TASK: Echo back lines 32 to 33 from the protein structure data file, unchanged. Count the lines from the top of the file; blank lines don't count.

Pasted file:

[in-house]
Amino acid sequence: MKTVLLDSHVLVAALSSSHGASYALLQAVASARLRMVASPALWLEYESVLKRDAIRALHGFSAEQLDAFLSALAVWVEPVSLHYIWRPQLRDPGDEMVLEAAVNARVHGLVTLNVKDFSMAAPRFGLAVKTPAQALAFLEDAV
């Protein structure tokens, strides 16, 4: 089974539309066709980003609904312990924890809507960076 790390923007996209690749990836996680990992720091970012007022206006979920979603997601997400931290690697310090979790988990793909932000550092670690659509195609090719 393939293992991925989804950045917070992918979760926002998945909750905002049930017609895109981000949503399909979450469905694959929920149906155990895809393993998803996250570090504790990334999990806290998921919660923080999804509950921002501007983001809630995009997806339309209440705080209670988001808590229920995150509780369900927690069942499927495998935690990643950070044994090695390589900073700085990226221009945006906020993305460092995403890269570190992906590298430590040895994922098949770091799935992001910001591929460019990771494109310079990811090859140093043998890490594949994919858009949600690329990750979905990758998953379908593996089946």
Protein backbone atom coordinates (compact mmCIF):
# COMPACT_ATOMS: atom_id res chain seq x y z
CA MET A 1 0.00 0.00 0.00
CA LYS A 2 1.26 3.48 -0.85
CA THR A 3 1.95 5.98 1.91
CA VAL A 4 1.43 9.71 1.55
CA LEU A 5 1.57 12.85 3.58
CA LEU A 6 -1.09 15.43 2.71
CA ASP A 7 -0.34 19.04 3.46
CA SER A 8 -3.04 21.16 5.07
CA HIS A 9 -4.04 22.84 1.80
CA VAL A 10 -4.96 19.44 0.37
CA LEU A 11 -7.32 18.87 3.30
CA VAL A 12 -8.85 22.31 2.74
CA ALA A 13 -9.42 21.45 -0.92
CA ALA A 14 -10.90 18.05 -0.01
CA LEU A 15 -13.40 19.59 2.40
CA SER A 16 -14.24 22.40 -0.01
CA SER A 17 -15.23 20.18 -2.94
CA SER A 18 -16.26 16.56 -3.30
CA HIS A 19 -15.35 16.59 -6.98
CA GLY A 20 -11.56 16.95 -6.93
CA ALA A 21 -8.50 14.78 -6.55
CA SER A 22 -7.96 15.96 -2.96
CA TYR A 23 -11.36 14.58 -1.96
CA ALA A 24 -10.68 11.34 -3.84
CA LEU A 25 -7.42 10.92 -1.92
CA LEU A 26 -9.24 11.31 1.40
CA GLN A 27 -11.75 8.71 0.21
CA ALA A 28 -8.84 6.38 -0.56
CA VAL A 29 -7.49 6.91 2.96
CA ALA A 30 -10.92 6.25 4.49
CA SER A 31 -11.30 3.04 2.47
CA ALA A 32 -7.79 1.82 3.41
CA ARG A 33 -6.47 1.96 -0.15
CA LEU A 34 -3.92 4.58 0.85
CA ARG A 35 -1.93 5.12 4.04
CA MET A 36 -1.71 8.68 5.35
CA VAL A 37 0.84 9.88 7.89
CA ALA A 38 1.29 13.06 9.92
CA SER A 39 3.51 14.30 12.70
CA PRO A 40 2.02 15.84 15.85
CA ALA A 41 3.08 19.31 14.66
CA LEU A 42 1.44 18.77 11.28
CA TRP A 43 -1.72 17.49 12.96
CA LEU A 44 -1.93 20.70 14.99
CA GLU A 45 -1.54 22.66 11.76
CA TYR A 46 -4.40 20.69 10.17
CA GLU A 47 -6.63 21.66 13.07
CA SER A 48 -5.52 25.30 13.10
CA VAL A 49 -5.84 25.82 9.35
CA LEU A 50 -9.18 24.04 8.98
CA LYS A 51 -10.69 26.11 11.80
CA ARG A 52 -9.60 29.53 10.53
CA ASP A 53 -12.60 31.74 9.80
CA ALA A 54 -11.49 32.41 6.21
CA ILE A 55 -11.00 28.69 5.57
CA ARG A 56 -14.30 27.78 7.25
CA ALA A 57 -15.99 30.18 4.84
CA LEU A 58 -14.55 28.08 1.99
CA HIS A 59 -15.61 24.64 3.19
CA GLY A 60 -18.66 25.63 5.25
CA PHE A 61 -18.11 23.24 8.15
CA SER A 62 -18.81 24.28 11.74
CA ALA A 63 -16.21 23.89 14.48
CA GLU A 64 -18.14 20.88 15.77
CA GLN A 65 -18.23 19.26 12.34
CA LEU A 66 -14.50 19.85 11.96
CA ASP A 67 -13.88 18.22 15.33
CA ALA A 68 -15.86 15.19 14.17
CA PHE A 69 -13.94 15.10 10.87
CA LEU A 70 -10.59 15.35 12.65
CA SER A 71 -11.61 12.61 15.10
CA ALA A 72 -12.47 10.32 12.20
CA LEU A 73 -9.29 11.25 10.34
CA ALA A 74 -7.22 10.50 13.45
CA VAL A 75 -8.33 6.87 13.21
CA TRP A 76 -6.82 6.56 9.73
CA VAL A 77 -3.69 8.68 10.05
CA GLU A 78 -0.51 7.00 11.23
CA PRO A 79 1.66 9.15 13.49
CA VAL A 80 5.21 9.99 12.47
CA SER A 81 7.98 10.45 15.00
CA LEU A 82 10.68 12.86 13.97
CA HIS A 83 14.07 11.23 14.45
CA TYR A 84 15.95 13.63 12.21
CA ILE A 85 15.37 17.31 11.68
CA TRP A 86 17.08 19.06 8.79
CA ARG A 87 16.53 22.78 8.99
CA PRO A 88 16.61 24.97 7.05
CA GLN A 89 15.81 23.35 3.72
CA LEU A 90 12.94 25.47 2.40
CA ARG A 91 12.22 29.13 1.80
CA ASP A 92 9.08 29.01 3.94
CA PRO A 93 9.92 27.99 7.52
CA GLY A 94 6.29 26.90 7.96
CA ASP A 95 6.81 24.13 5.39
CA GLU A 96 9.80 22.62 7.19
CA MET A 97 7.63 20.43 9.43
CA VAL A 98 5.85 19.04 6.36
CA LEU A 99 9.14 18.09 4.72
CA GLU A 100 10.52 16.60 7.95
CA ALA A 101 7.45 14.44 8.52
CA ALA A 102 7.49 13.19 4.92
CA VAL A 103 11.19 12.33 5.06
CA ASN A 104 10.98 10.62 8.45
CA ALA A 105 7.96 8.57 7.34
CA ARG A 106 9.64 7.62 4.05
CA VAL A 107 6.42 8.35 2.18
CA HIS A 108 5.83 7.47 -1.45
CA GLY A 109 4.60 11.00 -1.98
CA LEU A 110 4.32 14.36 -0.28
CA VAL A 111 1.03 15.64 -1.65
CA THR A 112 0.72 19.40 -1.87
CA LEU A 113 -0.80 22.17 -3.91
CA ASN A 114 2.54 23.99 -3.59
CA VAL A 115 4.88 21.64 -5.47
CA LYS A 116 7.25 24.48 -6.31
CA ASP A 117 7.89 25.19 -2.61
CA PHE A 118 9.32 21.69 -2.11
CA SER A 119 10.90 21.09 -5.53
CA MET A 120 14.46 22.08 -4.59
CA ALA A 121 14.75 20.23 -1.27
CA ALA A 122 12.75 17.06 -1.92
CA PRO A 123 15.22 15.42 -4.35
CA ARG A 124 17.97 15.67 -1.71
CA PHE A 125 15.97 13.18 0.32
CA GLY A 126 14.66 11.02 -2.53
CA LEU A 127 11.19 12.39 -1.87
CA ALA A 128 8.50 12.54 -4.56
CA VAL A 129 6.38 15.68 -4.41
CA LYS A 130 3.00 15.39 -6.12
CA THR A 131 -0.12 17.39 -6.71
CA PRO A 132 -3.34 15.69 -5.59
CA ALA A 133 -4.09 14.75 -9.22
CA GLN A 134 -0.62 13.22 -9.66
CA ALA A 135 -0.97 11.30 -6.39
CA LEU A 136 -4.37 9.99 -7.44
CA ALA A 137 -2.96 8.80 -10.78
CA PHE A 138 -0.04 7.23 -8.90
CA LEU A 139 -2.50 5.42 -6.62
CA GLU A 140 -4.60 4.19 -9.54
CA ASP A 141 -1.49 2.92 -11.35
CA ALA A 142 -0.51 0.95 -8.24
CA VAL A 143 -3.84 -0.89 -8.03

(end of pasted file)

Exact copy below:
CA GLN A 27 -11.75 8.71 0.21
CA ALA A 28 -8.84 6.38 -0.56